Tuesday, January 31, 2006


Sometime ago we received a Gift card for Blockbuster. Like many people we were pleased to get it but stuck in a packet of coupons. When we finally went to redeem the card we were "penalized" for not using it promptly.

This penalty is NOT unique it seems. Many companies, including Kmart, Macy's, Red Lobster, etc. have similar FINE PRINT on the back of the card. And while the terms and penalties vary the end result is the same - you can't redeem it for what the card sold for. Even some of the VISA Gift cards same similar conditions.

I strongly suggest you find another method to reward others.


Monday, January 30, 2006


or amusement ?


I am not picking on Christianity - every religion has similar critics. Still, it is amazing the diversity of beliefs and critics in our religious experiences. And according to the site's author "We're here for people who prefer disorganized religion to the organized kind," says ship-of-fools.com editor Simon Jenkins. "From a position of commitment, we try to look objectively at religious trends in an accessible rather than cynical way. We commend as well as debunk. But we are not a campaign, we're a conversation."


Saturday, January 28, 2006

TAX TIP: (US) Feb. 1, 2006 dateline

IF you have any need of obtaining a "PRIVATE LETTER RULING" you had better run to your tax advisor and get your petition before Feb. 1, 2006. The IRS will raise the rates from the current $95 fee "TO MORE REALISTICALLY REFLECT THE COST OF SUCH TRANSACTIONS" - That translates into a MINIMUM of $3,000 plus the costs of attorneys and tax advisors. If you have never heard of a private-letter ruling before, make sure you won't need one in the future. If you are moving retirement monies around, or taking distributions, make sure you know the rules. If you don't know them enough to feel comfortable, bring in a financial or tax adviser who can make sure you steer clear of trouble; paying their fees will be cheaper than trying to fix things later.

This is just one more reason it is important to have a professional TAX ADVISOR.


Guidelines suggest you save enough for retirement, including Social Security and a pension, to replace 60% to 80% of your income. (Based on my personal experiences - this seems realistic.) Whether or not existing income from COLAs, dividends, and CD rates keep up with inflation still remains a long term guess. Personal health, health insurance and spouse life expectancy are also future variables. And for whatever it is worth - health care prems have outpaced the inflation rate by 200-300% in the past 3 years. Only time will tell......

THINK before you EMAIL.... (and especially from work)

Got a little time on your hands than take a look at:

This company has developed a powerful software engine which allows “companies” (or governments) to search through your e-mail. The FREE on-line example is for YOU to search through the hundreds of thousands of email between 176 Enron Executive and employees in 2000-2002.

If you ever needed a reason not to send personal e-mails from work this is it.

While the content of these messages are not new. The FEG Commission released the to the public in 2003. But InBoxer Inc. new EnronEmail provides the tools to flag any email better than a keyword search.

While most companies do allow their employees the privilege of personal e-mail at work a full 26% of firms have fired employeeds for e-mail abuse.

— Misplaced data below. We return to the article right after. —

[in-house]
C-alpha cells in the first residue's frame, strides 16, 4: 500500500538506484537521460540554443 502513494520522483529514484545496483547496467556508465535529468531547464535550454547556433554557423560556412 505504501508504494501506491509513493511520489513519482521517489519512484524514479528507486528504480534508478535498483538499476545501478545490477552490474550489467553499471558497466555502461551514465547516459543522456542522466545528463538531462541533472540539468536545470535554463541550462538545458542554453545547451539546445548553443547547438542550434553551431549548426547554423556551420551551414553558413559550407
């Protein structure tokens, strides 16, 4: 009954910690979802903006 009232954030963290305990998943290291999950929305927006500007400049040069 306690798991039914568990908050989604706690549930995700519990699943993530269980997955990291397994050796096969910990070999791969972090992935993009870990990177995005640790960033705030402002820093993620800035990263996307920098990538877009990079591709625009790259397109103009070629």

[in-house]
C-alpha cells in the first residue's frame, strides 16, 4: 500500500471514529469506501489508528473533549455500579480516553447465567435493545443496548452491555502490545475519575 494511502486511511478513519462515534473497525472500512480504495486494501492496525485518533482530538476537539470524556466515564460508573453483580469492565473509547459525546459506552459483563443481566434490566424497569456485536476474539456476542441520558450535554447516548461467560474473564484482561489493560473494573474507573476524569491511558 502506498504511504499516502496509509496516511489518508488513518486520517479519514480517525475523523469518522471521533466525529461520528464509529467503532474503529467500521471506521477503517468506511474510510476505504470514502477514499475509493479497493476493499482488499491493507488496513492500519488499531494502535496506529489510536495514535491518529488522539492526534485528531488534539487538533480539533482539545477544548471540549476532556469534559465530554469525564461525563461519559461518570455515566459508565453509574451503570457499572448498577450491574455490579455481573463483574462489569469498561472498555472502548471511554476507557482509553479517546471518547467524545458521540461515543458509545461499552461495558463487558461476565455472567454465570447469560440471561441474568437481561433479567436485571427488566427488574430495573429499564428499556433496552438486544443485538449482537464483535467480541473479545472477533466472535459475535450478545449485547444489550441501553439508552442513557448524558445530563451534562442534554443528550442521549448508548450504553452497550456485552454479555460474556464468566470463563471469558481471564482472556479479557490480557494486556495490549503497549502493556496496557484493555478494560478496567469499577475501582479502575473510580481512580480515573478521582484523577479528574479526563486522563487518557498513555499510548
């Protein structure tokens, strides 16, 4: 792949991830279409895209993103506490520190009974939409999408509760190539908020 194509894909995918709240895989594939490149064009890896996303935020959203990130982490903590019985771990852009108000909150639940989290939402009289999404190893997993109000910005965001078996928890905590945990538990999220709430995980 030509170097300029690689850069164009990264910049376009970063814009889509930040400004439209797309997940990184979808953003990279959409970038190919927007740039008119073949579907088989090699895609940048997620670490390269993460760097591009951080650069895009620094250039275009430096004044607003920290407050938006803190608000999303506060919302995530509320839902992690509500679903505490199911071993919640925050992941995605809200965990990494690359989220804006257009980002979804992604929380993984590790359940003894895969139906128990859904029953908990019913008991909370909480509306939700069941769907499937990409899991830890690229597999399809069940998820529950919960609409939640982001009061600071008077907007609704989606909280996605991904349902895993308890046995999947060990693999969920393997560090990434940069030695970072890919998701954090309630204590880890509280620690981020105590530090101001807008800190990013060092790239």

Some other considerations to keep in mind:

It is NOT unlikely that someone in your firm scans e-mails or will be given directives to do so by "higher ups."

Your messages could later be called into public records if a lawsuit related to you is ever leveled. And if you think it can’t happen to you - one in five U.S. firms said courts or regulators had subpoenaed their e-mail records, and another 13% went to court to battle lawsuits triggered by employee e-mails, according to a 2004 survey by the ePolicy Institute and the American Management Association. (marketwatch.com)

The fact is once your e-mail is SENT you have no control over where it will end up. What gets place on a server is often "archived" or backed up in a number of locations.

The federal government has defended the right of the employeer to monitor all e-mail transmissions and ALL INTERNET ACTIVITY.

Think TWICE...Think ENRON


Friday, January 27, 2006


As I prepared to make an on-line purchase I noted there was a field for a DISCOUNT CODE. I immediately did a search at Google for the company name and "discount code" - which returned codes for 5-10%. I entered the 10% code and it worked, saving me about $9 for a 10 minute search.


Thursday, January 26, 2006


As much as people state that they have all the facts when making crucial decisions I would venture this is not the case in the majority of cases.

Today Oprah denounced James Frey for the factual holes in his memoir, "A Million Little Pieces."

Without recounting the entire incident lets just say that Frey’s book was an elaborate embellishment of partial truths with the self assessed stamp of a sincere biography. And while Oprah declared in Frey’s presence that she felt “duped” by promoting the book I find it difficult to believe that from his publisher to Oprah staff there was not more “due diligence” in researching the TRUTH.

As one commentator remarked on the show - ‘A thirty thousand dollar researcher could have dug deeper into the book and would have prevented this misrepresentation.’ But no one did.

Gathering the FACTS is a time-consuming and necessary step toward any project. Ignoring this fact only invites disaster.


According to Money Magazine: